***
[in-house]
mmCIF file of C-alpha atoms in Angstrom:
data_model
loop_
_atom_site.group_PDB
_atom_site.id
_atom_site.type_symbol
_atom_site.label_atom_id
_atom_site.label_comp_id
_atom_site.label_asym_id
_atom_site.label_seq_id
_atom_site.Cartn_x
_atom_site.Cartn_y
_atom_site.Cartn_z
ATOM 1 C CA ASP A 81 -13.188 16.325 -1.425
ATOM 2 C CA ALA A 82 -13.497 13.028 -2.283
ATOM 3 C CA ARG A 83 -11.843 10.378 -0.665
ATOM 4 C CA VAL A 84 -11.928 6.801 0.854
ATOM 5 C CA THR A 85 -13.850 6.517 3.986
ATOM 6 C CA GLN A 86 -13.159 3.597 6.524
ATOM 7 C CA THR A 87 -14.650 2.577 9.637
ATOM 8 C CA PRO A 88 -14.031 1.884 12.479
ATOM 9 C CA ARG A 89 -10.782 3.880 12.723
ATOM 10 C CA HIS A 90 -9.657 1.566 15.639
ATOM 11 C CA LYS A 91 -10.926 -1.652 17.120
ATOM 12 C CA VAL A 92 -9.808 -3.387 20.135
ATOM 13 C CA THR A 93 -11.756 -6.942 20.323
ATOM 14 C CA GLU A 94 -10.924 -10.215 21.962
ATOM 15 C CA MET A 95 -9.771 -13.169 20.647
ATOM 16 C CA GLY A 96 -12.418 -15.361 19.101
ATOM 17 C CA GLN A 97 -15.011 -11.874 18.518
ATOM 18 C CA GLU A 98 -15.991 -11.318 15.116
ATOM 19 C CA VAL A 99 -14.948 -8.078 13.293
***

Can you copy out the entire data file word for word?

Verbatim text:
[in-house]
mmCIF file of C-alpha atoms in Angstrom:
data_model
loop_
_atom_site.group_PDB
_atom_site.id
_atom_site.type_symbol
_atom_site.label_atom_id
_atom_site.label_comp_id
_atom_site.label_asym_id
_atom_site.label_seq_id
_atom_site.Cartn_x
_atom_site.Cartn_y
_atom_site.Cartn_z
ATOM 1 C CA ASP A 81 -13.188 16.325 -1.425
ATOM 2 C CA ALA A 82 -13.497 13.028 -2.283
ATOM 3 C CA ARG A 83 -11.843 10.378 -0.665
ATOM 4 C CA VAL A 84 -11.928 6.801 0.854
ATOM 5 C CA THR A 85 -13.850 6.517 3.986
ATOM 6 C CA GLN A 86 -13.159 3.597 6.524
ATOM 7 C CA THR A 87 -14.650 2.577 9.637
ATOM 8 C CA PRO A 88 -14.031 1.884 12.479
ATOM 9 C CA ARG A 89 -10.782 3.880 12.723
ATOM 10 C CA HIS A 90 -9.657 1.566 15.639
ATOM 11 C CA LYS A 91 -10.926 -1.652 17.120
ATOM 12 C CA VAL A 92 -9.808 -3.387 20.135
ATOM 13 C CA THR A 93 -11.756 -6.942 20.323
ATOM 14 C CA GLU A 94 -10.924 -10.215 21.962
ATOM 15 C CA MET A 95 -9.771 -13.169 20.647
ATOM 16 C CA GLY A 96 -12.418 -15.361 19.101
ATOM 17 C CA GLN A 97 -15.011 -11.874 18.518
ATOM 18 C CA GLU A 98 -15.991 -11.318 15.116
ATOM 19 C CA VAL A 99 -14.948 -8.078 13.293